The Voice of America, which has broadcast from inside Russia since the end of the Cold War, has been silenced in the new chill between Russia and the U.S.
VOA’s over-the-air broadcasts on the 810 AM frequency in Moscow ceased at the start of April, after Russian authorities refused to renew a long-standing broadcasting contract, according to a statement by the U.S. Broadcasting Board of Governors, the independent federal agency that oversees the American government’s international media operations.
The Voice of Russia, the nation’s international radio broadcasting service, said yesterday that the government in Moscow moved against an “Orwellian U.S. propaganda tool.” The action came amid mounting tensions with the U.S. and its allies over the future of Ukraine and Russia’s annexation of Crimea.
“The Russian Government, which has so far been patient as the U.S./NATO attempt to continue to surround it with missiles and continue to demonize everything Russian, is beginning to take serious measures to protect itself, its people and its allies,” the Voice of Russia said on its website.
While Russian authorities ended VOA’s terrestrial broadcasts in Russia, the service funded through the U.S. Congress continues to expand audio and video news and information though the Internet and other means.
“That’s where the next-generation audiences are in any case,” Lynne Weil, a spokeswoman for the Broadcasting Board of Governors, said in a phone interview.
The U.S. was told “we are not going to cooperate” in renewing the Voice of America contract in a March 21 letter from Dmitry Kiselyov, the director of the state information agency Rossiya Segodnya (Russia Today).
That was the day European Union governments imposed an asset freeze and visa ban on Kiselyov, who was described as a “central figure of the government propaganda supporting the deployment of Russian forces in Ukraine,” according to a list published today in Brussels.
The U.S. embassy in Moscow said in a statement that the action against VOA is “latest Russian effort to decrease space for independent and free media in this country.”
“It is particularly ironic that the decision came the same week that Russian authorities denounced a district court in Kiev for temporarily allowing the suspension of Russian broadcasts in Ukraine, a decision that Konstantin Dolgov, the Russian Ministry of Foreign Affairs human-rights envoy, called ‘an infringement on democratic freedoms and a violation of Ukraine’s international obligations,’” the embassy said in its statement yesterday.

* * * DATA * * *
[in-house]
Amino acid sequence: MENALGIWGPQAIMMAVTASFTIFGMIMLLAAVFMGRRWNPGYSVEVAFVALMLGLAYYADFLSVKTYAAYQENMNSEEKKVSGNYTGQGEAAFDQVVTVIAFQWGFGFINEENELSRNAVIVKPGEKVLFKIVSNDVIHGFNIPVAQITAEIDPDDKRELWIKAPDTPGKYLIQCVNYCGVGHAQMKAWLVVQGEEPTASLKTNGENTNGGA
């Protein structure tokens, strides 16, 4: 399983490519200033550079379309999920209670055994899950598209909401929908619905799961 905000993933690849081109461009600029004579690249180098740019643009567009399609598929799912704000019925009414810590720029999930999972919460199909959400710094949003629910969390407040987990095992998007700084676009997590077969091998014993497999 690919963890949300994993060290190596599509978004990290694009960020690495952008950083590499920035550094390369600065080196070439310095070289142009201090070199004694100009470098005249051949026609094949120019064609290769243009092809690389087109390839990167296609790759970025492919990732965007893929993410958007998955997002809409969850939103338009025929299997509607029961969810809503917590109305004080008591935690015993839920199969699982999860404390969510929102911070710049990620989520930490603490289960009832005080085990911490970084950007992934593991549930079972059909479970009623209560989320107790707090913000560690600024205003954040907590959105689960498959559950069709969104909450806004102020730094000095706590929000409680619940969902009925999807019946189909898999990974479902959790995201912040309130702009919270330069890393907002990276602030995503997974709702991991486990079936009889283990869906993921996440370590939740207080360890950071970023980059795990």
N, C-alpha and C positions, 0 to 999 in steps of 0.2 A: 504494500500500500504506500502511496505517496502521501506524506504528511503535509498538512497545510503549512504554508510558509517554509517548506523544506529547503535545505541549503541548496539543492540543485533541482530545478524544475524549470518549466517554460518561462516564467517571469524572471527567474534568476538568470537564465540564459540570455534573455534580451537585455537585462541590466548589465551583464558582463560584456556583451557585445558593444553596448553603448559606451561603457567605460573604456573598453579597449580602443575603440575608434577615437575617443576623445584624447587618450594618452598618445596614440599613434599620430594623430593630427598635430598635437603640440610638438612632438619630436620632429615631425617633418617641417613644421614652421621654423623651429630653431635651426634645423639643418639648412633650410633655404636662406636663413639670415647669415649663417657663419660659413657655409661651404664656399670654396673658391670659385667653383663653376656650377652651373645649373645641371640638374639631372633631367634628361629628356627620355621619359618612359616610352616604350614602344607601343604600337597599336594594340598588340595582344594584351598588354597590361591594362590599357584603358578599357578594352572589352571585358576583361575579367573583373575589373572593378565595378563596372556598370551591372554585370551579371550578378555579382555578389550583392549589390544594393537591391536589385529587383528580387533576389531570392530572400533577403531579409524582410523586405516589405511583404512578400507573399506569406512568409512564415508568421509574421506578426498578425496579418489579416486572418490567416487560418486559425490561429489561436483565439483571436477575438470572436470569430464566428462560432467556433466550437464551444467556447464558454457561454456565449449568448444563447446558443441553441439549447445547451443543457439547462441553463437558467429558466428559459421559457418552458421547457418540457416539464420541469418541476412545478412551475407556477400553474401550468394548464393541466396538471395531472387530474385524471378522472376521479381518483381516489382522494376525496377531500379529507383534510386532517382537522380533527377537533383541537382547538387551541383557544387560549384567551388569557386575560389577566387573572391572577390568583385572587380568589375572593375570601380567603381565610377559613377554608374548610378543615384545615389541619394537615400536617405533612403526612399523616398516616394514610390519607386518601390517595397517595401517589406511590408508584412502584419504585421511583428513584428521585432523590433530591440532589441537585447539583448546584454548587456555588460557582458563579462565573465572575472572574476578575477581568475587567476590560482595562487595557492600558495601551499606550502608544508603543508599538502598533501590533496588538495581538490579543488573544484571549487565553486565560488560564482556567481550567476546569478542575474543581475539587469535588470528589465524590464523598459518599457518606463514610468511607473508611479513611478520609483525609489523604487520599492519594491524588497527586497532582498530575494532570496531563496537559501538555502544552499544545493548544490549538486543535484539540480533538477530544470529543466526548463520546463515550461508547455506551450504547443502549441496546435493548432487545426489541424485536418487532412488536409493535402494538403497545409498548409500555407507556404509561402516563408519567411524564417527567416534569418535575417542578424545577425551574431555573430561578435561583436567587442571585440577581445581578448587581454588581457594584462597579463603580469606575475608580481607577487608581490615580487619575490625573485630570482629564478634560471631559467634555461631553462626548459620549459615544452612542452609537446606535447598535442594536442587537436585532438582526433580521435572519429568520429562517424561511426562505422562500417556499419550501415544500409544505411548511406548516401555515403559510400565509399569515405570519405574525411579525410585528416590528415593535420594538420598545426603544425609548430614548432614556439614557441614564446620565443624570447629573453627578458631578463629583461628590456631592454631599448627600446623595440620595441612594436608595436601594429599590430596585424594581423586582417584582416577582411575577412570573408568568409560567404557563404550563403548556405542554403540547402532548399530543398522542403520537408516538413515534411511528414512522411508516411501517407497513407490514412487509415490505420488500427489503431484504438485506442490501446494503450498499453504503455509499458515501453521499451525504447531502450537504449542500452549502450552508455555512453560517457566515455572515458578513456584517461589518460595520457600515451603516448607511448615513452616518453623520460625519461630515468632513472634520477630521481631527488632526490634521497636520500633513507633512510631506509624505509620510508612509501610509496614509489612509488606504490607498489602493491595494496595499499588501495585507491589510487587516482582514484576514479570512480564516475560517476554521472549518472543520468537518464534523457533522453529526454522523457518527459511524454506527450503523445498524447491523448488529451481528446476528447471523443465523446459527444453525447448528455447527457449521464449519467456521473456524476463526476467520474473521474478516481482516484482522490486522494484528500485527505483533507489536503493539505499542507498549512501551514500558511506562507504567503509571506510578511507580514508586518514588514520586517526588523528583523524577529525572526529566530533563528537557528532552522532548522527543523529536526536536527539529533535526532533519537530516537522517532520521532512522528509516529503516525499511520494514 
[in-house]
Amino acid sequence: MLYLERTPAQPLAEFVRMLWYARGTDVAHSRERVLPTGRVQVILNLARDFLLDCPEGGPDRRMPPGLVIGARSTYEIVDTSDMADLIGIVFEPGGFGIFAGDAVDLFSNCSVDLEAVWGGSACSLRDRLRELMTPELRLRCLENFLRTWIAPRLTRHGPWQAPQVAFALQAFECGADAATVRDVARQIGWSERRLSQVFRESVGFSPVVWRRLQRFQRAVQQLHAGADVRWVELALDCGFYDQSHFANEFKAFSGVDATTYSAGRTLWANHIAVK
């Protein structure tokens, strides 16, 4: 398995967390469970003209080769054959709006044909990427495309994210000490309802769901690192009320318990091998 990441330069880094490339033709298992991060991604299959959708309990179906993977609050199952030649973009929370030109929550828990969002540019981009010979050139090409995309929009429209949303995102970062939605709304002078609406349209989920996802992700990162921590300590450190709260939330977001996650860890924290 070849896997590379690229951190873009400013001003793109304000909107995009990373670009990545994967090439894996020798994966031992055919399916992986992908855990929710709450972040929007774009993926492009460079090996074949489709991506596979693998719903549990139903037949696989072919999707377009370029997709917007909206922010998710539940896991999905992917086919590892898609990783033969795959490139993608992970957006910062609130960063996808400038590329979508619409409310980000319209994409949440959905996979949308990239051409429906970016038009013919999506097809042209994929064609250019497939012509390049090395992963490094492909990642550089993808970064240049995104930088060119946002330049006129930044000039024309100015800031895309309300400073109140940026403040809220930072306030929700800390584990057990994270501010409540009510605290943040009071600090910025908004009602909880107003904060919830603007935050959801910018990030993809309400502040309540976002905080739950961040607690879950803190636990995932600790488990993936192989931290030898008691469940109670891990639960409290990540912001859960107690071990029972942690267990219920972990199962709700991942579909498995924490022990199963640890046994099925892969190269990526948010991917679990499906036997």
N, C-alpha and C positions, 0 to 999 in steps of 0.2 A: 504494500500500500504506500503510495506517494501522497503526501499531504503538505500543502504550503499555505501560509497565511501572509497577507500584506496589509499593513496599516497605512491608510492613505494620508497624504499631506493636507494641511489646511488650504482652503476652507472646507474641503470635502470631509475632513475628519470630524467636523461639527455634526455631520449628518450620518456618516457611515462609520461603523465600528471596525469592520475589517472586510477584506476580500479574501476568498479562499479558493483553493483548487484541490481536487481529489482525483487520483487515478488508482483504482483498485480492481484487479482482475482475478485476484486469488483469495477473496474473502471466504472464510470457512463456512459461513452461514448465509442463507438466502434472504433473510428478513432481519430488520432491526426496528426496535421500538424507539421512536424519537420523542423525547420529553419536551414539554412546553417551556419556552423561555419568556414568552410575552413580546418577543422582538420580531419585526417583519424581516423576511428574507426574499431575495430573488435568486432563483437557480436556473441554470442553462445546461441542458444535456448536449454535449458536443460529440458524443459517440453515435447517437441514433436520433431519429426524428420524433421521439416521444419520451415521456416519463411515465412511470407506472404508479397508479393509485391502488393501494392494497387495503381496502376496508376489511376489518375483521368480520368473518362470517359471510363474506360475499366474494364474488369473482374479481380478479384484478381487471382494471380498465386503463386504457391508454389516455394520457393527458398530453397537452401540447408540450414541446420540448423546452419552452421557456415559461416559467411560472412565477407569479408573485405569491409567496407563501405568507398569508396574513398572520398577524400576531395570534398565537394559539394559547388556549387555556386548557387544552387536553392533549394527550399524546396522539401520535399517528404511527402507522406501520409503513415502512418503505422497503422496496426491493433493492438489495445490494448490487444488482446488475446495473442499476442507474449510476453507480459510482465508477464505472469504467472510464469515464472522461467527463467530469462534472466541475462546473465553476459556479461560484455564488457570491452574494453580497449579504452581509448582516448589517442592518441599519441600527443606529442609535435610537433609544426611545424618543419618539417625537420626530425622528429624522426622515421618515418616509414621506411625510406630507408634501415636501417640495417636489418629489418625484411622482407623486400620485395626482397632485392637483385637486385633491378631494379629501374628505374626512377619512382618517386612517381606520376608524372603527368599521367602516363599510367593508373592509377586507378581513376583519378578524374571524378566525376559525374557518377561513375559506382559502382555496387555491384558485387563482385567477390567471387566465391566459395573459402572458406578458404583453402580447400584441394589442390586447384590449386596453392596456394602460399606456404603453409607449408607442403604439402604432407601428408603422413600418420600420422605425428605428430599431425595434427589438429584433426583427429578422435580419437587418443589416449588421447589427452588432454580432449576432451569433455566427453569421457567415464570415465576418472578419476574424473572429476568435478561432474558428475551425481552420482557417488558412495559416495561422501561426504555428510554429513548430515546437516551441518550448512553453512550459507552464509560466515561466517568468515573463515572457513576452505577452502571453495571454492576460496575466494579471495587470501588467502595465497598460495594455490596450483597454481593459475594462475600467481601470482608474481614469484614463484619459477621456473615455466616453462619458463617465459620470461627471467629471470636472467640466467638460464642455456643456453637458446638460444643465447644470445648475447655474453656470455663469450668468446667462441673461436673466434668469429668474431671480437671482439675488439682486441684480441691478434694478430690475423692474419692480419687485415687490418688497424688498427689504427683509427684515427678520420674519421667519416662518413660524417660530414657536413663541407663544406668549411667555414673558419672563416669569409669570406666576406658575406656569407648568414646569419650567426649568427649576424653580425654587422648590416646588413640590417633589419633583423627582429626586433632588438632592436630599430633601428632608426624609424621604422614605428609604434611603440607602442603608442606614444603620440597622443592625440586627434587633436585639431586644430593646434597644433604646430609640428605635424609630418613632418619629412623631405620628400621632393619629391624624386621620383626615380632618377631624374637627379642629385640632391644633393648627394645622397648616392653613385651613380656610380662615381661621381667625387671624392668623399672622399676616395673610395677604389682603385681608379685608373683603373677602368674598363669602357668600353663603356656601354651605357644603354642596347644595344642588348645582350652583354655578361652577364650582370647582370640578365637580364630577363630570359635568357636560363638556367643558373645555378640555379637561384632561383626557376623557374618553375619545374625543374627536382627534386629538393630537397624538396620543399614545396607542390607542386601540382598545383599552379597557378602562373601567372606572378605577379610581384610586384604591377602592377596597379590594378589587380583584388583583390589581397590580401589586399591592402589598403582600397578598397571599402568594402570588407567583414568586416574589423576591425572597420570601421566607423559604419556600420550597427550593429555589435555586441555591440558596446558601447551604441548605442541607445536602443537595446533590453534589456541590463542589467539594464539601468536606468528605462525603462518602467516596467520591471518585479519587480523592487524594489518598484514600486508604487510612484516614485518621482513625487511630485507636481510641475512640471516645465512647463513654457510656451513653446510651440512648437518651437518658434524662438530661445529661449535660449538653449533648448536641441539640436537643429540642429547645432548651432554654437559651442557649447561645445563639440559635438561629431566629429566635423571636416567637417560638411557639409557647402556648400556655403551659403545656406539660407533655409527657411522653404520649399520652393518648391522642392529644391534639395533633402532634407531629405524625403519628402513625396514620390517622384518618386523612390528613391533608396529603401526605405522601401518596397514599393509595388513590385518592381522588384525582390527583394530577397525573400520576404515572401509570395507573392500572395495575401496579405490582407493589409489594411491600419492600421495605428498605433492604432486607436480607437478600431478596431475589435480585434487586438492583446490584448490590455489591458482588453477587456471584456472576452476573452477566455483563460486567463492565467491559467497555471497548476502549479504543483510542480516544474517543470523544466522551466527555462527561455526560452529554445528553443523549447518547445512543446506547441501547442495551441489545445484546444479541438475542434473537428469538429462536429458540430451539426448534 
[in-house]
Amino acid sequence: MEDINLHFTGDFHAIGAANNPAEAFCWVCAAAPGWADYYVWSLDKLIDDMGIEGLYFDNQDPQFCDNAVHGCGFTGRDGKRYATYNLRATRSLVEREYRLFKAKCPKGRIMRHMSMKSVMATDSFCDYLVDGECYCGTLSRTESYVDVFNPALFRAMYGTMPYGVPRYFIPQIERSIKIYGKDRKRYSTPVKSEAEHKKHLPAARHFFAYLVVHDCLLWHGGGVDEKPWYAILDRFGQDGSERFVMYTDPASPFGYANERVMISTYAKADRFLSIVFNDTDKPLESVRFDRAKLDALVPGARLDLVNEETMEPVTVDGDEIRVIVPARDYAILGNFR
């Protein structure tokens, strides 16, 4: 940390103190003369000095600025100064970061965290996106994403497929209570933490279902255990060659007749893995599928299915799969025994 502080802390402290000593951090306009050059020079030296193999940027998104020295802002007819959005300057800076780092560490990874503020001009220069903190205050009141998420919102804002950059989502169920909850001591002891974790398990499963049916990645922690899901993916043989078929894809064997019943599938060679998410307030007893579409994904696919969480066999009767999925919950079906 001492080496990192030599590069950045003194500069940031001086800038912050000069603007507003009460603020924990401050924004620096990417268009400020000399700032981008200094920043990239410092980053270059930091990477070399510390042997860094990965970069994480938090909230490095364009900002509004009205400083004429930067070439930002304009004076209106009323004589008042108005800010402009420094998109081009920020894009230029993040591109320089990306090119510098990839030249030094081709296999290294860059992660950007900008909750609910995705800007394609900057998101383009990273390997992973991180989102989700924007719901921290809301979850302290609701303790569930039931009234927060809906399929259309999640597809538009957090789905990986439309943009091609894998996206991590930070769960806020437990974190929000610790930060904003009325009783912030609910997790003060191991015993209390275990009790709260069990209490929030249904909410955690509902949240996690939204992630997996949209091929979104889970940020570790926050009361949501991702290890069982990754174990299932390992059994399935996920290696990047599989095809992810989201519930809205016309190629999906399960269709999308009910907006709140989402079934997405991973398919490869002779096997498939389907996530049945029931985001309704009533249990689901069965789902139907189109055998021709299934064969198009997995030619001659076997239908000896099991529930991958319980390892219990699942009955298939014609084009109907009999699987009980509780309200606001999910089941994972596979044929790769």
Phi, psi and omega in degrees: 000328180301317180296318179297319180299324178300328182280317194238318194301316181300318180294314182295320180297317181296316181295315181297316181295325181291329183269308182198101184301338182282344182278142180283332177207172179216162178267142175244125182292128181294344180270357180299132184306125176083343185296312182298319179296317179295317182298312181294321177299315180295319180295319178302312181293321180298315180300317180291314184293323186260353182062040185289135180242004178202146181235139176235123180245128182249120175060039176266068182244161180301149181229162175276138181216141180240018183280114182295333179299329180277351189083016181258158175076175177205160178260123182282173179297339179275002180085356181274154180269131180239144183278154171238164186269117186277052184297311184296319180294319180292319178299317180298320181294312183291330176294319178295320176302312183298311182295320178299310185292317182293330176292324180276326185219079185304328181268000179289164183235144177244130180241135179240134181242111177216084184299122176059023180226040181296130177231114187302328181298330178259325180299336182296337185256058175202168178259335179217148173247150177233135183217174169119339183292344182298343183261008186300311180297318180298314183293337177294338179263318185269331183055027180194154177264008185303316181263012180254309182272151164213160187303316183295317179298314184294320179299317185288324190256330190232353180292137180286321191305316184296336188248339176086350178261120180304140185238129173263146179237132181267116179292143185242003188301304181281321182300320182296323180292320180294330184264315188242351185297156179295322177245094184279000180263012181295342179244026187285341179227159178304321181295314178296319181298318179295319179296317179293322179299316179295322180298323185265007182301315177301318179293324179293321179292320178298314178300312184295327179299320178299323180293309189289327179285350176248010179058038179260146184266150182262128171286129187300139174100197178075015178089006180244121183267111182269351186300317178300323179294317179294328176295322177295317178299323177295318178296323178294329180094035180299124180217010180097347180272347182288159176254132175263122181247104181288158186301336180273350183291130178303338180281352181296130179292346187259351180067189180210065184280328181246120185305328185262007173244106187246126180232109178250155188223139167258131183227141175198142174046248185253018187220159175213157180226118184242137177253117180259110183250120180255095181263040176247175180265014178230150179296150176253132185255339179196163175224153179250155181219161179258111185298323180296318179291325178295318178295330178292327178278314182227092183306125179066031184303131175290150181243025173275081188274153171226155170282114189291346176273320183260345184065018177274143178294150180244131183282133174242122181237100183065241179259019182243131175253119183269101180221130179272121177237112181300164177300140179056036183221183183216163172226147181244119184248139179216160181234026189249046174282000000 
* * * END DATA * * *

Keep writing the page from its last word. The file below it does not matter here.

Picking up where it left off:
Jen Psaki, a State Department spokeswoman, condemned the Russian action today.
“In the last year, the Russian government has passed laws imposing unprecedented censorship and restrictions on media and online publications,” she said. “In the past few months alone, it has blocked independent websites and blogs, turned wire services into a propaganda tool, denied visas and accreditation to foreign journalists, and forced leadership changes at several media outlets that dare to challenge Kremlin politics.”
VOA’s broadcasting to Russians began in 1947 and continued from outside the Soviet Union throughout the Cold War. In the early 1990s, after the Soviet Union collapsed, Russian authorities let U.S. broadcasting entities lease transmitters in the country to provide news in Russian, as well as English-language lessons.
Distribution of programming from VOA and its sibling, Radio Free Europe/Radio Liberty, in Russia reached a high point in 2005, when VOA Russian programming was distributed on a nationwide television network and both VOA and RFE/RL had extensive partnerships with domestic Russian radio stations, according to the U.S. broadcasting board.
Under Russian President Vladimir Putin, Russian authorities have curtailed the broadcasts.
Voice of America transmits news, information and cultural programs in 45 languages and says it reaches more than 164 million people around the world every week on television, radio, web and mobile platforms.